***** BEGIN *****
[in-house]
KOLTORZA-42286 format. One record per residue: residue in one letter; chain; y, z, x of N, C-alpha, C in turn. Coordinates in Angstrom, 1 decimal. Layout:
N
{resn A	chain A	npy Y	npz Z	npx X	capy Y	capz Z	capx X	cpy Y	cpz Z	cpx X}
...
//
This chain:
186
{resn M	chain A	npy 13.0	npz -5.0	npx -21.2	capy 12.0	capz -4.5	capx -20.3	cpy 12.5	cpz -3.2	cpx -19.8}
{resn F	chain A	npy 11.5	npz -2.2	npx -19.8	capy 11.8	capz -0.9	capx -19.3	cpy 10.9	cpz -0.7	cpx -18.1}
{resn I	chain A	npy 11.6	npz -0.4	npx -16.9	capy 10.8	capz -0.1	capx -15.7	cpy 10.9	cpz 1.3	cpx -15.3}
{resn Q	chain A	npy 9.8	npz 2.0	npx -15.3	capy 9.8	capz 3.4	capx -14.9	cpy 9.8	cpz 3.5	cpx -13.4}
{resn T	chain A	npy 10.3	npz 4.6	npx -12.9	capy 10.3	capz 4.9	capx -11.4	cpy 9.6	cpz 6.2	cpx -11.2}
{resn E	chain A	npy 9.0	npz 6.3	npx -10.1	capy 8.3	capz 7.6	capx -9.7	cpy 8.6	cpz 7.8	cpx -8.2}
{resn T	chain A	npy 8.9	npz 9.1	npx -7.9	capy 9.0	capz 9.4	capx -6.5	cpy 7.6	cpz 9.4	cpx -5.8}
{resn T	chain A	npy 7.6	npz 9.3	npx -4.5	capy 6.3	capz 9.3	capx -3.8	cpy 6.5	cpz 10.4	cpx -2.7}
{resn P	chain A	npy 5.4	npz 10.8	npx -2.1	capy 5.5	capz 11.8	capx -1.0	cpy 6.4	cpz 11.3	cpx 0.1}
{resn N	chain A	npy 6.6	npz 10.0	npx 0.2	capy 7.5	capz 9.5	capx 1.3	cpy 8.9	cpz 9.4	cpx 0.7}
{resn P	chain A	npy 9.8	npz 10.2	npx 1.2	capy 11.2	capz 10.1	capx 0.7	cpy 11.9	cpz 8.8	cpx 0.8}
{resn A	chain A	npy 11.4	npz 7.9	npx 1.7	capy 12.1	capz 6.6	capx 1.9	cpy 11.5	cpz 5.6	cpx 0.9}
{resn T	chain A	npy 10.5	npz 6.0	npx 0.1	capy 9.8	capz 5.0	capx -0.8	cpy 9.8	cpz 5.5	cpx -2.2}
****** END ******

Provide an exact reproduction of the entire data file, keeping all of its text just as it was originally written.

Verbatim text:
[in-house]
KOLTORZA-42286 format. One record per residue: residue in one letter; chain; y, z, x of N, C-alpha, C in turn. Coordinates in Angstrom, 1 decimal. Layout:
N
{resn A	chain A	npy Y	npz Z	npx X	capy Y	capz Z	capx X	cpy Y	cpz Z	cpx X}
...
//
This chain:
186
{resn M	chain A	npy 13.0	npz -5.0	npx -21.2	capy 12.0	capz -4.5	capx -20.3	cpy 12.5	cpz -3.2	cpx -19.8}
{resn F	chain A	npy 11.5	npz -2.2	npx -19.8	capy 11.8	capz -0.9	capx -19.3	cpy 10.9	cpz -0.7	cpx -18.1}
{resn I	chain A	npy 11.6	npz -0.4	npx -16.9	capy 10.8	capz -0.1	capx -15.7	cpy 10.9	cpz 1.3	cpx -15.3}
{resn Q	chain A	npy 9.8	npz 2.0	npx -15.3	capy 9.8	capz 3.4	capx -14.9	cpy 9.8	cpz 3.5	cpx -13.4}
{resn T	chain A	npy 10.3	npz 4.6	npx -12.9	capy 10.3	capz 4.9	capx -11.4	cpy 9.6	cpz 6.2	cpx -11.2}
{resn E	chain A	npy 9.0	npz 6.3	npx -10.1	capy 8.3	capz 7.6	capx -9.7	cpy 8.6	cpz 7.8	cpx -8.2}
{resn T	chain A	npy 8.9	npz 9.1	npx -7.9	capy 9.0	capz 9.4	capx -6.5	cpy 7.6	cpz 9.4	cpx -5.8}
{resn T	chain A	npy 7.6	npz 9.3	npx -4.5	capy 6.3	capz 9.3	capx -3.8	cpy 6.5	cpz 10.4	cpx -2.7}
{resn P	chain A	npy 5.4	npz 10.8	npx -2.1	capy 5.5	capz 11.8	capx -1.0	cpy 6.4	cpz 11.3	cpx 0.1}
{resn N	chain A	npy 6.6	npz 10.0	npx 0.2	capy 7.5	capz 9.5	capx 1.3	cpy 8.9	cpz 9.4	cpx 0.7}
{resn P	chain A	npy 9.8	npz 10.2	npx 1.2	capy 11.2	capz 10.1	capx 0.7	cpy 11.9	cpz 8.8	cpx 0.8}
{resn A	chain A	npy 11.4	npz 7.9	npx 1.7	capy 12.1	capz 6.6	capx 1.9	cpy 11.5	cpz 5.6	cpx 0.9}
{resn T	chain A	npy 10.5	npz 6.0	npx 0.1	capy 9.8	capz 5.0	capx -0.8	cpy 9.8	cpz 5.5	cpx -2.2}